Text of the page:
Also in 2017 I co-authored a Shakespearean AR walking tour in Eureka Springs. My friend MacKenzie Doss came to me with a concept to film live actors and have them “appear” at different locations around town using Augmented Reality technology. To accomplish this we filmed the actors on green screen and keyed out the background. We then created an Alpha Shader to give the illusion that the actors were standing in the same space as the spectator using the app. Signs and markers of places to stand to view the play were placed around town to guide the viewer throughout the play. We found that inconsistent outdoor lighting and natural seasonal changes caused issues with app recognition. Unfortunately it wasn’t until the end of the project that Apple announced their AR kit-with ground plane tracking, which would have immensely helped the tracking of the green screened actors to the outdoor scenes.

The Eurekan Spectacle (source http://www.eurekaspringsfestivalofthearts.org/event/the-eurekan-spectacle-unveiling/)

How people react in front of your work ? Is it “natural” for them to use it?

Watching users interact with my Augmented Reality books has been very interesting! When I launched my first book Ozark Landscapes, I spent a lot of time educating the public. Very few people had seen anything like it. Most people were amazed and quite a few called it Harry Potter magic!

When it comes to users experiencing it on their own there is definitely a generational gap. Younger people, even if they have never seen Augmented Reality before, quickly get the idea and begin to move their devices around the image to experience different angles, etc. (especially when viewing 3D models) The older generation tends to hold the device still and wait for things to happen. This works fine if a time-lapse or video is triggered, but severely limits their experience with 3D models. I have also had folks in the oldest generation say things like “Your photos are great on their own. They don’t need this! (AR)” To which I respond, it is still just a picture book like any other you have seen before, there is just extra “hidden” content for people that like to explore and experience something new. 🙂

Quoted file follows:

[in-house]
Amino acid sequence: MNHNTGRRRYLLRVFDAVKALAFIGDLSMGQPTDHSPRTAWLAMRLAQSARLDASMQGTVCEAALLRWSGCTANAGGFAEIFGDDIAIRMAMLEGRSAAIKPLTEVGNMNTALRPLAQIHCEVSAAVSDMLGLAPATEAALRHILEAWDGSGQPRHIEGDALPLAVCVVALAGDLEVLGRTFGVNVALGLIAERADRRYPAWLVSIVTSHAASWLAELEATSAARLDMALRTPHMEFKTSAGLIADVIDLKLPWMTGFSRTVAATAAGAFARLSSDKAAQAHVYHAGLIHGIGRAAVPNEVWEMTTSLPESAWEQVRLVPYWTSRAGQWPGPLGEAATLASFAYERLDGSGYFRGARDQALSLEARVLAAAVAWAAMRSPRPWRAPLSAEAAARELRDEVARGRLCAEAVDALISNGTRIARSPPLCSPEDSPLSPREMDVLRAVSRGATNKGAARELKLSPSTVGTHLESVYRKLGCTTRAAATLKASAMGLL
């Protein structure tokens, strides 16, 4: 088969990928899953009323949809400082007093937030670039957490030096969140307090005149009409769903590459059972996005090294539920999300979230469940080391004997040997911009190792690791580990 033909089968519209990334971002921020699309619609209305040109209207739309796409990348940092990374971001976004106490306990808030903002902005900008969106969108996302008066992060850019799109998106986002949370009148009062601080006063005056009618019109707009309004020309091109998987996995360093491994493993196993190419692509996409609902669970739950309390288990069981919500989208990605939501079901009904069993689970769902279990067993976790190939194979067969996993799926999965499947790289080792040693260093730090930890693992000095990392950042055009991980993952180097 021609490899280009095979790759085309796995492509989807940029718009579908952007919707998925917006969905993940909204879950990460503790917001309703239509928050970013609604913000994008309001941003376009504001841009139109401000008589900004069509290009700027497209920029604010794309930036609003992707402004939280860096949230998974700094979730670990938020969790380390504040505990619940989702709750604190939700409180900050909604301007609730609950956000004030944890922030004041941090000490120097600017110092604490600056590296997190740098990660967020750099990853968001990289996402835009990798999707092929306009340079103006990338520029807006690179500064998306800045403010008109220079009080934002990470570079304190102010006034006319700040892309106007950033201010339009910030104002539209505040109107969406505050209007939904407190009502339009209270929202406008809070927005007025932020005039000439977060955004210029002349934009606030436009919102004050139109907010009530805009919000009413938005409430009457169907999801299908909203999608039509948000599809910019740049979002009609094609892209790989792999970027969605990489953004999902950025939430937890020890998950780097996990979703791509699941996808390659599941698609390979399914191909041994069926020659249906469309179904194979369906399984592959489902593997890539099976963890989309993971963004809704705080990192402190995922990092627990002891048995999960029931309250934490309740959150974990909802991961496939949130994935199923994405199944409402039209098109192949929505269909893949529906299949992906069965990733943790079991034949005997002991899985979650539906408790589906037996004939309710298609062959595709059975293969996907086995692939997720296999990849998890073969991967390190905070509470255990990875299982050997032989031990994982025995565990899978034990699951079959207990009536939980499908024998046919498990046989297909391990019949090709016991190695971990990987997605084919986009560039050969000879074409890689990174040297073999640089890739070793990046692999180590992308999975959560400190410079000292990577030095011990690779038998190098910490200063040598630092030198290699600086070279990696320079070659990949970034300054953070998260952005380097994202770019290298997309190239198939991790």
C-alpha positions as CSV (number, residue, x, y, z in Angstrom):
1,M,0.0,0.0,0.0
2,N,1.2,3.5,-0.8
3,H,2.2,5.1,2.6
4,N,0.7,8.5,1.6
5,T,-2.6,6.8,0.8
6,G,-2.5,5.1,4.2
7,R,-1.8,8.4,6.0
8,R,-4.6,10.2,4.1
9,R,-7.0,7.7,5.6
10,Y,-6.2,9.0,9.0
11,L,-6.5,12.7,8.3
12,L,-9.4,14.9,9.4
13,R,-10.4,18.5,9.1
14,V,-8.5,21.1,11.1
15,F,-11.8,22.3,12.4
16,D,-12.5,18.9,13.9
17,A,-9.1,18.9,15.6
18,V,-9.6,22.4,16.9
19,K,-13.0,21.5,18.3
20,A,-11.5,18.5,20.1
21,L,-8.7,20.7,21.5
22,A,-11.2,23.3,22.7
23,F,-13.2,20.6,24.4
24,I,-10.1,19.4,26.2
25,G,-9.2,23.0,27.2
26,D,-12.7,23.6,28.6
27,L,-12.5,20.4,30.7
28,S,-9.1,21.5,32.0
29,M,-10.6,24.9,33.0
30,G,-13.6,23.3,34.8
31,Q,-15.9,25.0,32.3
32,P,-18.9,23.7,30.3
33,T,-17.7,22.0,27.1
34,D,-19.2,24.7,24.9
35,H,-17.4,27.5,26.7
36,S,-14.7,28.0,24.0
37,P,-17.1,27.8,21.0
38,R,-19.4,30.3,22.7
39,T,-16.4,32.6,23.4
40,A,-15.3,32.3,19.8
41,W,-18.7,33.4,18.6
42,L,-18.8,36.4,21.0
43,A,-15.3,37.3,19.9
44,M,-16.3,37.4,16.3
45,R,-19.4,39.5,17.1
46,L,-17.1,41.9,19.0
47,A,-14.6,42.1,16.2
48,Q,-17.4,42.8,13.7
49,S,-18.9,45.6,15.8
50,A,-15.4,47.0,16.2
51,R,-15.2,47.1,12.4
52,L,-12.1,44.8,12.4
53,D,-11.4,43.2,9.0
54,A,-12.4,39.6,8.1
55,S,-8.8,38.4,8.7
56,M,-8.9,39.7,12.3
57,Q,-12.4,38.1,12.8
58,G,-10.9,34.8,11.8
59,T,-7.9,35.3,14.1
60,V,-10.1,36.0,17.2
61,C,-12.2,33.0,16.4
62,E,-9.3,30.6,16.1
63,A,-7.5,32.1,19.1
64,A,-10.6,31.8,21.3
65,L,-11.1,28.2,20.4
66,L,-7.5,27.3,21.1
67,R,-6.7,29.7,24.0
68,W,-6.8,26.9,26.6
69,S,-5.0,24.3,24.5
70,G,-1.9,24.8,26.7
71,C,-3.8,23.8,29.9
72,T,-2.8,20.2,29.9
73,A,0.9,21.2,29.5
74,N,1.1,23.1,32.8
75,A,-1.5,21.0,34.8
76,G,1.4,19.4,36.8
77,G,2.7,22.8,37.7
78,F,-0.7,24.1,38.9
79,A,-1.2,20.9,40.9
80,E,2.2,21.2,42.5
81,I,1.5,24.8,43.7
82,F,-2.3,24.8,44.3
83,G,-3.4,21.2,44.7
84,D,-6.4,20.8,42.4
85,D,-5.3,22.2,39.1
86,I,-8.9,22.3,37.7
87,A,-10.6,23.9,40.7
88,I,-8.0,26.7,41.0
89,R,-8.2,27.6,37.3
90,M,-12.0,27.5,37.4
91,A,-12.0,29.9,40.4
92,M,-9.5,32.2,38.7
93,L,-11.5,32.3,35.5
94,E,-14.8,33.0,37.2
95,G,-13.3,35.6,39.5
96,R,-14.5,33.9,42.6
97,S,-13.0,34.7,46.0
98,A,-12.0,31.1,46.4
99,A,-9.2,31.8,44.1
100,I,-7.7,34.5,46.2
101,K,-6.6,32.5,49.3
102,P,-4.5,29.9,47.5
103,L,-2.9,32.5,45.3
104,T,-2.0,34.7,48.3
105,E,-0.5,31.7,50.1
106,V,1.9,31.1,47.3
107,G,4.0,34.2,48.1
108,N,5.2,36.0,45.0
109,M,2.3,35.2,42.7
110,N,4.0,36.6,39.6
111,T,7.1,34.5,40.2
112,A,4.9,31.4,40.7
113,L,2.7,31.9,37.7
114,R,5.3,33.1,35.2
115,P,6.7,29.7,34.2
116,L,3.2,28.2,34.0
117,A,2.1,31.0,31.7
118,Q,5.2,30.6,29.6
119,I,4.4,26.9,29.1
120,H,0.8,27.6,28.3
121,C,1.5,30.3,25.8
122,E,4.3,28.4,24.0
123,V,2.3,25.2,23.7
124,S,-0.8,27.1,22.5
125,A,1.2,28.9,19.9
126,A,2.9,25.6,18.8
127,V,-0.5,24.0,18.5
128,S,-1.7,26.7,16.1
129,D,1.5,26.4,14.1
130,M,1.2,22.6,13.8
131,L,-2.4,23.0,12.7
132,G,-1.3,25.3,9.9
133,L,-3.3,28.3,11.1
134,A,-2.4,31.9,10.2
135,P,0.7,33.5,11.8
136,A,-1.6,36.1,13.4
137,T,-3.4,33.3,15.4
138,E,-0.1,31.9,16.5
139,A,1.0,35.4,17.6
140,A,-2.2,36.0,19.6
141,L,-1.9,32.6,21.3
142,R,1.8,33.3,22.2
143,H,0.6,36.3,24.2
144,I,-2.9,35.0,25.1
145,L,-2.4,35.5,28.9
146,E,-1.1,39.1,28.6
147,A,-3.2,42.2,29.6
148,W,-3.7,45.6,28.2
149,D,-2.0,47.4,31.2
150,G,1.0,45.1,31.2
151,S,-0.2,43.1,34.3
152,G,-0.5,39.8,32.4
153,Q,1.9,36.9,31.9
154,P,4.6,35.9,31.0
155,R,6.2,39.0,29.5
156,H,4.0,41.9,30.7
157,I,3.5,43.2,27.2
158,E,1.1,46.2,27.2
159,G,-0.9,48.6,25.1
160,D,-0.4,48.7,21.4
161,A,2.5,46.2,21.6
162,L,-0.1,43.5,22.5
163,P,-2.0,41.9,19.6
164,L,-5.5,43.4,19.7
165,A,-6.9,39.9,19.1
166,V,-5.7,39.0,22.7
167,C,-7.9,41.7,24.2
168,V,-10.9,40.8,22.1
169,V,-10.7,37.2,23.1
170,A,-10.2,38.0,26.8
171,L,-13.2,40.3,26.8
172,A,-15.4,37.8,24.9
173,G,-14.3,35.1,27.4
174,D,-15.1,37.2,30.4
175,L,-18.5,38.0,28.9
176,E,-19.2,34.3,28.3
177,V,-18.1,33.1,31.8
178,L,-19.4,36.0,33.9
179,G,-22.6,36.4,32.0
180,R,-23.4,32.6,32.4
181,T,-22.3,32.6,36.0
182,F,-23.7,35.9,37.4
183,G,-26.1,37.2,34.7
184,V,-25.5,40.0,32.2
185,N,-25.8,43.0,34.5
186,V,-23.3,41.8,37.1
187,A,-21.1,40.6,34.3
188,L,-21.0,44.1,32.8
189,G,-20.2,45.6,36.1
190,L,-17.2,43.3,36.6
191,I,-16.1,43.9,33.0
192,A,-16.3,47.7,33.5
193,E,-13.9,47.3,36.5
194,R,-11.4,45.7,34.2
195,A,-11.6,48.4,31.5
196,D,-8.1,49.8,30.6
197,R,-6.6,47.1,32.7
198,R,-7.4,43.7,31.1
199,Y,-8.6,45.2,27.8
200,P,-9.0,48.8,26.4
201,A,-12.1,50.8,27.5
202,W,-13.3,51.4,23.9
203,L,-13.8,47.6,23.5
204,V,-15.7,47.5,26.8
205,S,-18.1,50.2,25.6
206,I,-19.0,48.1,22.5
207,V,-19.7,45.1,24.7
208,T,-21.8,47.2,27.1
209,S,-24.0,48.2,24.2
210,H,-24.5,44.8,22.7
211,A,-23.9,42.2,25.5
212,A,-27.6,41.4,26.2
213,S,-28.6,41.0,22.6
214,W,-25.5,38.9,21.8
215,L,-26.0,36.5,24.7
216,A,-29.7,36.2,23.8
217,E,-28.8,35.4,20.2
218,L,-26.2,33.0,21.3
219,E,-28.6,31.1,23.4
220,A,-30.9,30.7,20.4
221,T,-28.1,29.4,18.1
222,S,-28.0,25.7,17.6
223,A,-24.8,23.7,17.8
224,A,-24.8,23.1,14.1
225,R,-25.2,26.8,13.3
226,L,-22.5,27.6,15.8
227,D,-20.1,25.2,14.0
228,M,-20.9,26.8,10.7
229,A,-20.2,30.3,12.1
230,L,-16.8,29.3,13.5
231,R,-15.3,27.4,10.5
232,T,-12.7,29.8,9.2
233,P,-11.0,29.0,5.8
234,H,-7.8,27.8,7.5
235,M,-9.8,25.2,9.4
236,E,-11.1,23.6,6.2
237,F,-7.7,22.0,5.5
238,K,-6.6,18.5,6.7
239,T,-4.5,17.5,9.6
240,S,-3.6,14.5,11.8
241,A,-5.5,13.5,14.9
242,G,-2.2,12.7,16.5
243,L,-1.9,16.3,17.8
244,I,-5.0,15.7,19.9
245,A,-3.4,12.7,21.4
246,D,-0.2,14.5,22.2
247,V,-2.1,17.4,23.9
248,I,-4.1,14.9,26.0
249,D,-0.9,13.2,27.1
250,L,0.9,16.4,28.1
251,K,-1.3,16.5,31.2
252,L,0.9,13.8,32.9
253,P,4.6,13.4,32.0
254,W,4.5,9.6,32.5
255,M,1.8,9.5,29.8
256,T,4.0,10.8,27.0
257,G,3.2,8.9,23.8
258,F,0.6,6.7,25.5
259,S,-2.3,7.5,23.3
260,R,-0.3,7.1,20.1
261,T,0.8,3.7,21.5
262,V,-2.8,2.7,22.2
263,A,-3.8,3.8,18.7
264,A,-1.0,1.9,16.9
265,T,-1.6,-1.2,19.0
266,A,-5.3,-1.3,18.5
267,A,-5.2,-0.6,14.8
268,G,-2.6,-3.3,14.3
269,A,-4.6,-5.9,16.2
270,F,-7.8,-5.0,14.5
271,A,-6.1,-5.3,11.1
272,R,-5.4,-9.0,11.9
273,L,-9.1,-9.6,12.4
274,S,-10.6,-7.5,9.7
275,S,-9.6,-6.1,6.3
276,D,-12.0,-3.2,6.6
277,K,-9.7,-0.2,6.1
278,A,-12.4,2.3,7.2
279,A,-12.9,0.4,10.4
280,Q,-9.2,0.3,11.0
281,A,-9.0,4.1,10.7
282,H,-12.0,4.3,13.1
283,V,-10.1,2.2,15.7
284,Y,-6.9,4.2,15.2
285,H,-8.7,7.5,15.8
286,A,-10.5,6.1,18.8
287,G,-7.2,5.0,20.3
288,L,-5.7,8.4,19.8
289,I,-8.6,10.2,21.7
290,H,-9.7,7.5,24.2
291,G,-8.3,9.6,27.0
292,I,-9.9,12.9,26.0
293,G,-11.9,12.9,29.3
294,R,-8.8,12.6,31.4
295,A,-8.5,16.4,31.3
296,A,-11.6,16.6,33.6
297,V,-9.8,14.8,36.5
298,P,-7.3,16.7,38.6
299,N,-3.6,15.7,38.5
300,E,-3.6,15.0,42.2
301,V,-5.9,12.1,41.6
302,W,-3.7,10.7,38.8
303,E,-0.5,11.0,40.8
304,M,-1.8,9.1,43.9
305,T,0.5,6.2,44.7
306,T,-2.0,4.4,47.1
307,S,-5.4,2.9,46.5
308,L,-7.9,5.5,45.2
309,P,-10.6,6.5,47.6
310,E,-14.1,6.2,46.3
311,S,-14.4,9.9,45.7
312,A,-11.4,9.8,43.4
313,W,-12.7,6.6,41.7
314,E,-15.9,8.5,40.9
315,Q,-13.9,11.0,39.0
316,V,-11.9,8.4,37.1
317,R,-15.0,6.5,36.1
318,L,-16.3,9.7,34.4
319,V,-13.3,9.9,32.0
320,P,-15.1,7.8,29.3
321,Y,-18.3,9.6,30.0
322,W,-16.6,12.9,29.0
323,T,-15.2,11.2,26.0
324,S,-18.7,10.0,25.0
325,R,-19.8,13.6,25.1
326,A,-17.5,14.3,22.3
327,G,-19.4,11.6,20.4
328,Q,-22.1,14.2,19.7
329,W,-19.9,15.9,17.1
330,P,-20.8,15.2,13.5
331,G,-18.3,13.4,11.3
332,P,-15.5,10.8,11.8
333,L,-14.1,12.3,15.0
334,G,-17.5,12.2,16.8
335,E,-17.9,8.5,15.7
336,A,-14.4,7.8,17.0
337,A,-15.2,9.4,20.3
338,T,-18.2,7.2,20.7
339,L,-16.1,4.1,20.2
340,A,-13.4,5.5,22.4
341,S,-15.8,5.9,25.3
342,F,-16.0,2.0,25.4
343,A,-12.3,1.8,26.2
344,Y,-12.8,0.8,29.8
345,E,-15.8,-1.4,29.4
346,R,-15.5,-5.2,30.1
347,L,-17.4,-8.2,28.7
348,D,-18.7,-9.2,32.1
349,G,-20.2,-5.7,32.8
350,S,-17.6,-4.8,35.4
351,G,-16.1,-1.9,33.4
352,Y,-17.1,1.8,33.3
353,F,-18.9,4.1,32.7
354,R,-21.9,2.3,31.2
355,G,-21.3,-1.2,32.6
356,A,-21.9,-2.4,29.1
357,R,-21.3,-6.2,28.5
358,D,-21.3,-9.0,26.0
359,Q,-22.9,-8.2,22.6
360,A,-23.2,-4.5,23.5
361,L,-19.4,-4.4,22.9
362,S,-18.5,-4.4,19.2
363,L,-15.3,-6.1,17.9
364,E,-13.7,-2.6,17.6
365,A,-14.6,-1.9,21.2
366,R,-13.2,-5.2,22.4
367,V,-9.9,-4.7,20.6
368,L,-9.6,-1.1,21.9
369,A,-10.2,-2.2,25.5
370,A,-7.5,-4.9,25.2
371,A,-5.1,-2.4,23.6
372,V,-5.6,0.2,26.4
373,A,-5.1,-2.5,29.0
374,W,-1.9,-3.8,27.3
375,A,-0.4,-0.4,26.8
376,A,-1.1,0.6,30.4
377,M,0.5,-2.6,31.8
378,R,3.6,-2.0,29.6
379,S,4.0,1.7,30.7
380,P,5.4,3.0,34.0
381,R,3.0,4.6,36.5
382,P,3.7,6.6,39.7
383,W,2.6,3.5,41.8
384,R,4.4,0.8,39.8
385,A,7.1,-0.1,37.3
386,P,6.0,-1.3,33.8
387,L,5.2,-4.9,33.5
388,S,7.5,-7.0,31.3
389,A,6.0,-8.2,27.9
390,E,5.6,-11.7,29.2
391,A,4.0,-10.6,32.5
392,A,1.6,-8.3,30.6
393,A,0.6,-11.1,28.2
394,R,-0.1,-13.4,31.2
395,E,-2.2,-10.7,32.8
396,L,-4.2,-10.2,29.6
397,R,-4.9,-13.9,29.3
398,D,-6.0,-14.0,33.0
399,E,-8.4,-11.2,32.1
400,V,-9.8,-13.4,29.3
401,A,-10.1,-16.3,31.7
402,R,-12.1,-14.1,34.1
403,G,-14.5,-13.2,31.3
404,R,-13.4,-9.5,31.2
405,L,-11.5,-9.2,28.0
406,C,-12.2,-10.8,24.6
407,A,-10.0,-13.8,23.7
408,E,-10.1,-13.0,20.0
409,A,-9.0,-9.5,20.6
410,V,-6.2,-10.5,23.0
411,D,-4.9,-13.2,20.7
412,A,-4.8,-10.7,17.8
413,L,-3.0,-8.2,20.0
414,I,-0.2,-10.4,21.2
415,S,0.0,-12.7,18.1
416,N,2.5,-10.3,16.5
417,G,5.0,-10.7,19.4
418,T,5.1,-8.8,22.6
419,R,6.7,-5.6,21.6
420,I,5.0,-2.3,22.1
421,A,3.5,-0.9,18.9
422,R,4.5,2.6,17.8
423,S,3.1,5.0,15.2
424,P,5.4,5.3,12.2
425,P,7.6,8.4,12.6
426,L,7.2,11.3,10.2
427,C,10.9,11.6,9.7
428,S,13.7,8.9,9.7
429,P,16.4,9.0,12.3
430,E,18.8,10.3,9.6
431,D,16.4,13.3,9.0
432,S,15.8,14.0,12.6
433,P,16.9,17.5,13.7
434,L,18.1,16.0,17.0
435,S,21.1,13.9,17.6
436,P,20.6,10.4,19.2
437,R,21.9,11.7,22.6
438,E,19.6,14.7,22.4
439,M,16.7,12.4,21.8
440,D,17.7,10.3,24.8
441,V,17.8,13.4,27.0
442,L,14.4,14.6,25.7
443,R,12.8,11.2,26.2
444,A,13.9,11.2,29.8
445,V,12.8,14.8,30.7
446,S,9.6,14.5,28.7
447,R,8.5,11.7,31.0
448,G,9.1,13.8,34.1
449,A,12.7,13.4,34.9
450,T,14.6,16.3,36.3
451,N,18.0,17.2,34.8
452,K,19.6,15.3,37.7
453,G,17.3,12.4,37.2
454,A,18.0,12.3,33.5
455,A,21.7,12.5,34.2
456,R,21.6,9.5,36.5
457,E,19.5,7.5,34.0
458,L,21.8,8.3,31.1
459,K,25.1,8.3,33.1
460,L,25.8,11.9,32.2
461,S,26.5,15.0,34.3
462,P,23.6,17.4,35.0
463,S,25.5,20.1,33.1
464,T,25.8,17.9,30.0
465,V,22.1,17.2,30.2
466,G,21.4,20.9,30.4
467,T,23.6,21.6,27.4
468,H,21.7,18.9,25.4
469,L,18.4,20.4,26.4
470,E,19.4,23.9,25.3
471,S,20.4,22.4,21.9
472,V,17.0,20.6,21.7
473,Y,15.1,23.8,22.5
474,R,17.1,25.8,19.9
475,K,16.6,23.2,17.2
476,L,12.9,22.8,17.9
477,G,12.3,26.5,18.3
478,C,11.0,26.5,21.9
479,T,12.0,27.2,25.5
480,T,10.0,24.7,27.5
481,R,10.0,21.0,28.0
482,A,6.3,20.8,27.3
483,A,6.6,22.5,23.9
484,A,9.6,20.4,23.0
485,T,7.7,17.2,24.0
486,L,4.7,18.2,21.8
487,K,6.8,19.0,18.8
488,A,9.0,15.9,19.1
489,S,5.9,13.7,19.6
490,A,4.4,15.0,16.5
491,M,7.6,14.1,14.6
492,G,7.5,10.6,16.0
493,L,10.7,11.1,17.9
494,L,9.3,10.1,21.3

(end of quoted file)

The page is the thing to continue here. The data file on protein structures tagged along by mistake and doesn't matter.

What are your next projects with augmented reality ? Are there any limits you want to break ?

I am currently working on new interactive art pieces for my upcoming exhibition at the Fort Smith Regional Art Museum in Arkansas entitled: “The Nature of Photography – From Traditional to Augmented Reality”. The exhibition will chronicle my 25+ year photographic and artistic journey during a time of revolution in the world of photography. The exhibition illustrates how technology can influence art and even drive the artistic process. For the exhibition I have fused traditional landscape photography with new media work which incorporates elements of Video, 3D Modeling, Augmented and Virtual Realities.

For this exhibition, one of the most exciting things I have been working on is creating virtual 3D “dioramas” that set down inside the artwork or book page. The “virtual dioramas” incorporate elements of 360 photographs, photogrammetry models, and particle generators to enhance the realism of the triggered scene. This technique is really pushing my personal skills and boundaries, but I feel I am creating something new with Augmented Reality that people haven’t really seen before.

I am really excited to see where this technology is headed, and I truly believe it is the future of technology!

Many thanks Edward for your time!

To see all his works, please go the the website https://www.edwardcrobisoniii.com

Grégory Maubon (678 Posts)

Grégory MAUBON est responsable des données au sein de HCS Pharma, startup biotech spécialisée dans le high content screening et les pathologies complexes. Il est également Tech Evangelist en Réalité Augmentée depuis 2008, où il a crée le site www.augmented-reality.fr et a co-fondé en 2010, RA'pro l'association de promotion de la réalité augmentée. => www.maubon.com